George Packer’s book has a different focus, recounting in spellbinding and often demoralizing detail, how badly conceived and executed the Iraq War was. Those of us who opposed the intervention to start with did so because we could or would not separate the war from the quality of the war makers. Packer notes that he was put off by all the Bush-bashing he ran into while writing his book, but it’s hard to see why. His book makes the strongest possible case that there was no way to be too suspicious of the Bush team. Packer himself accuses it of “criminal negligence” with regard to human life; he damns its members for being “swaddled in abstract ideas, convinced of their own righteousness, incapable of self-criticism [and] indifferent to accountability.”
We also learn from Packer what at least two liberal hawks were drinking in that heady lead-up to the war: Packer and Berman regularly downed red wine in Berman’s favorite Brooklyn bistro, where they continued to meet on Packer’s return trips from Iraq. At one of these get-togethers, a chastened Packer worries that by the time we took Baghdad, Saddam and his Baath party were “visibly in decay,” having lost the power to “move masses of people to frenzies of hatred and violence.” And he lets himself wonder out loud why we invaded Iraq when the goal was to fight Al Qaeda.
Berman is unmoved by such piddling questions. Saddam and Al Qaeda are two faces of the same thing, he announces. The Baath party and Islamism are both “Muslim totalitarianisms,” and as such innately hostile to the Western world. Readers of Berman’s previous book, “Terror and Liberalism” (2003), will be familiar with this argument. In that volume, Berman theorized that totalitarianism wasn’t banished with the defeat of Hitler and the demise of Communism. Like a vampire, totalitarianism simply migrated to a new body — Islam — which gave it the means to once again threaten what the West holds dear.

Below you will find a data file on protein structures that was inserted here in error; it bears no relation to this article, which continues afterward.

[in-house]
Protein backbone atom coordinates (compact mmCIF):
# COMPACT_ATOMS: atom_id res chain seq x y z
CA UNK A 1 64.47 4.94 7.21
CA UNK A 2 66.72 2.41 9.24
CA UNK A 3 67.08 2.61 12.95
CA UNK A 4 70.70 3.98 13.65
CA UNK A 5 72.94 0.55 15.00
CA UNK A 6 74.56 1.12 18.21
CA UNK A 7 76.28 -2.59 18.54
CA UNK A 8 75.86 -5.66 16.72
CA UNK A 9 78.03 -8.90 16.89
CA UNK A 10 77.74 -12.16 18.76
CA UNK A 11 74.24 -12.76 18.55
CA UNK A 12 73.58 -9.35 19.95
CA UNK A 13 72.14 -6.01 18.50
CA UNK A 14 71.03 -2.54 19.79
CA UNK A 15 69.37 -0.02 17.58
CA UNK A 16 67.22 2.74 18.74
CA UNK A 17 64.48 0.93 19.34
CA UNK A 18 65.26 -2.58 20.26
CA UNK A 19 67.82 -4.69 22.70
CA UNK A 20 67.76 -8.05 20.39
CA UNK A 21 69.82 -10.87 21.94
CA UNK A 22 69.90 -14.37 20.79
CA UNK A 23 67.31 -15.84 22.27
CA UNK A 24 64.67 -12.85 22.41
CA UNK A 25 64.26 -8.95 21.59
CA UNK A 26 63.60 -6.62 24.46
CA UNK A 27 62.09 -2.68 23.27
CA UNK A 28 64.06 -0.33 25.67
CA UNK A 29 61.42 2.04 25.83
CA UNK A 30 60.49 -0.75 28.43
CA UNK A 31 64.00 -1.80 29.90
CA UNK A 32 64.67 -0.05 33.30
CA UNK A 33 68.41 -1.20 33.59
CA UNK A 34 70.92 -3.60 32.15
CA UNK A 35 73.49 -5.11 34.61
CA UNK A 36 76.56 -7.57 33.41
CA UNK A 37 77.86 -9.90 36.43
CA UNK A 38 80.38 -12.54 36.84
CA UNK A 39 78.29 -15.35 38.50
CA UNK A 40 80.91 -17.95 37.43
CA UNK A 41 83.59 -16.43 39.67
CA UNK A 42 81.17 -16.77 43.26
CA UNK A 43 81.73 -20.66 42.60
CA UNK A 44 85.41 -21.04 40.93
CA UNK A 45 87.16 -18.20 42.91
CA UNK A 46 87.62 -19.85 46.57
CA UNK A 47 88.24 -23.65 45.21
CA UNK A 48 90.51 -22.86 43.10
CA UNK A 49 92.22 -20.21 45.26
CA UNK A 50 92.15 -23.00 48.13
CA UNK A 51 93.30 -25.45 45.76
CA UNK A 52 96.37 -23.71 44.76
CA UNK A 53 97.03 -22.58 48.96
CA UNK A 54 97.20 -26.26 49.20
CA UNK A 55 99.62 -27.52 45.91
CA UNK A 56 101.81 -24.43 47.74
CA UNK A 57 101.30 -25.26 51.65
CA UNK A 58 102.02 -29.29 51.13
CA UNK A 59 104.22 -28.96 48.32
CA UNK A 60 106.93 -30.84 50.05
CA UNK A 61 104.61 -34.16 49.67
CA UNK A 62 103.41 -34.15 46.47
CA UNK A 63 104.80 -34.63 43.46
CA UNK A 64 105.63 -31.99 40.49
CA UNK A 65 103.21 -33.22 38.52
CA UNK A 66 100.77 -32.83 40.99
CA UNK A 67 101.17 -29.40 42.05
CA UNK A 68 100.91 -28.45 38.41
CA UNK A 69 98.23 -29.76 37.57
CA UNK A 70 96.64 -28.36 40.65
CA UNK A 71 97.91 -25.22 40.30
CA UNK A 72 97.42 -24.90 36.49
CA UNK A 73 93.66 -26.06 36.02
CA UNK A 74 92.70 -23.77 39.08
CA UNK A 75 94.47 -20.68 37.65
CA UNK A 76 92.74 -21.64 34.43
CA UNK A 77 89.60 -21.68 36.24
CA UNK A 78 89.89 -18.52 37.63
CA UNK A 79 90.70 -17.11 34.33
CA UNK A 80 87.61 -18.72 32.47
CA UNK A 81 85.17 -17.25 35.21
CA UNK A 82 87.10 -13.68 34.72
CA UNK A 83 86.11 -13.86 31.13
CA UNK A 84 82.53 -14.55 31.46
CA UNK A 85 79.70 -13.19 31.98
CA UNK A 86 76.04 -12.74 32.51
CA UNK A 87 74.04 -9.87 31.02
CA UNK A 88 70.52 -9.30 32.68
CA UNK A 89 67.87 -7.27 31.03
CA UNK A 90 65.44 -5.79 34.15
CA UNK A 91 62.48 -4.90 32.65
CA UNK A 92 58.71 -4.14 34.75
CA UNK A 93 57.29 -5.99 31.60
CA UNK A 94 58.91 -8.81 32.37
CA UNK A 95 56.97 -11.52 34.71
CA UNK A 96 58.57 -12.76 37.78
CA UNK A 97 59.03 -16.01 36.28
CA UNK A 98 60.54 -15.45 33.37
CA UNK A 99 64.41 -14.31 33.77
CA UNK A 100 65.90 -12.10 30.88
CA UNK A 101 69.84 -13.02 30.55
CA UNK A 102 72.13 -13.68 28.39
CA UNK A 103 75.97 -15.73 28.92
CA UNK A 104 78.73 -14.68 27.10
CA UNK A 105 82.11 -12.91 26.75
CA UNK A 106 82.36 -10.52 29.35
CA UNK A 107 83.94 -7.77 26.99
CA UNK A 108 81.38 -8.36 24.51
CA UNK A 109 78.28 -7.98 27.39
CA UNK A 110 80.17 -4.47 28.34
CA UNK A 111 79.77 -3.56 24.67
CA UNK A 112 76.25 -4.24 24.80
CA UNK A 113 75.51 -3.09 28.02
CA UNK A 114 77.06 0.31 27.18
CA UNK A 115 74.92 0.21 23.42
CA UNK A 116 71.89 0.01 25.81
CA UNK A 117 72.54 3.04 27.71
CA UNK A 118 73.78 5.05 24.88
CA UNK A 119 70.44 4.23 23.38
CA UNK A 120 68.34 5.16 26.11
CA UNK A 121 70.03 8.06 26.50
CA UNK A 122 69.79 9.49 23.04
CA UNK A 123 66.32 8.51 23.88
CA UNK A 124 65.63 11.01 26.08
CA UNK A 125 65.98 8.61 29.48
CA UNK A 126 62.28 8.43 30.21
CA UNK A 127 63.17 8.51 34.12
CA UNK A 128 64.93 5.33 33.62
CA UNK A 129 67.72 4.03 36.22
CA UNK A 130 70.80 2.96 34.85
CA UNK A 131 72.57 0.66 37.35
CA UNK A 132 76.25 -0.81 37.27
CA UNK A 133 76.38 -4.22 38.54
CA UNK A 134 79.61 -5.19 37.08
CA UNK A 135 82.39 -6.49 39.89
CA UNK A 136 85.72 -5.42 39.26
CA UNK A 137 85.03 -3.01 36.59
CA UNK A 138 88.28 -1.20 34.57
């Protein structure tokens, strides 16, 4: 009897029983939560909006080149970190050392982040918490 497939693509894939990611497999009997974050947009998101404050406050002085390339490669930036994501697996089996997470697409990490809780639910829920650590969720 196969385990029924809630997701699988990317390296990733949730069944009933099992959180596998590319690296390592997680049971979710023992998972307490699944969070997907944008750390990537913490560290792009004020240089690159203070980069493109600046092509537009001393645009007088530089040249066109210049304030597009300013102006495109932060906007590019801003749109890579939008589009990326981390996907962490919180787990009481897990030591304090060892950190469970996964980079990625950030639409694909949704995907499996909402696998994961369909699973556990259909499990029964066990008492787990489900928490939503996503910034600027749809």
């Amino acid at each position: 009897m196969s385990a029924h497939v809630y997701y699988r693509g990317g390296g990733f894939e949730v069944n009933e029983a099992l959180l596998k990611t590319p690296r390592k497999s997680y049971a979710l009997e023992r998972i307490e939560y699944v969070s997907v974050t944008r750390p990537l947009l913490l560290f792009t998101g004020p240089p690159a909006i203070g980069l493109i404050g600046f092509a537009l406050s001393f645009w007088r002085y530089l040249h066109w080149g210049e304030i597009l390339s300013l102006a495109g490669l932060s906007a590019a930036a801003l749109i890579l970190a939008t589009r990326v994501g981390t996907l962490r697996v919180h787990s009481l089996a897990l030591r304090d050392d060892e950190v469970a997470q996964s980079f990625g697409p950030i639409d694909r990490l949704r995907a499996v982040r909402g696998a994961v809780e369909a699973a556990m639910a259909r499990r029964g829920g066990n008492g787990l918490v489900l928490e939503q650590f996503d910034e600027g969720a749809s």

Packer chafes at the fact that Berman’s generalities about Iraq are unaffected by painful facts on the ground, as he witnesses and reports them. Packer learns, for example, that America has too few men in Iraq to guarantee the rudiments of safety to Iraqis who were initially glad to see our troops, and that in the power vacuum Islamism has the opportunity to take hold in a “particularly virulent form.” But when Packer reports this kind of thing to Berman, he finds his friend incapable of assimilating it. According to Packer, Berman “kept comparing the situation in post totalitarian Baghdad to Prague in 1989” — no matter that, as Packer complained, Iraq was “far more violent.”
Berman’s book is a mostly engaging and informative narrative about how members of his generation — and mine — in Europe have managed to salvage what they could of their idealism, albeit in drastically altered form. Still, Berman’s prose has taken on increasingly schoolmarmish tones. He lets himself become too besotted with the ironies of left history that he savors. It’s Packer’s book that tells us where idealism can lead when fully armored against reality. Packer’s book is the one to read for unbearable and essential news about where all the hawks have led us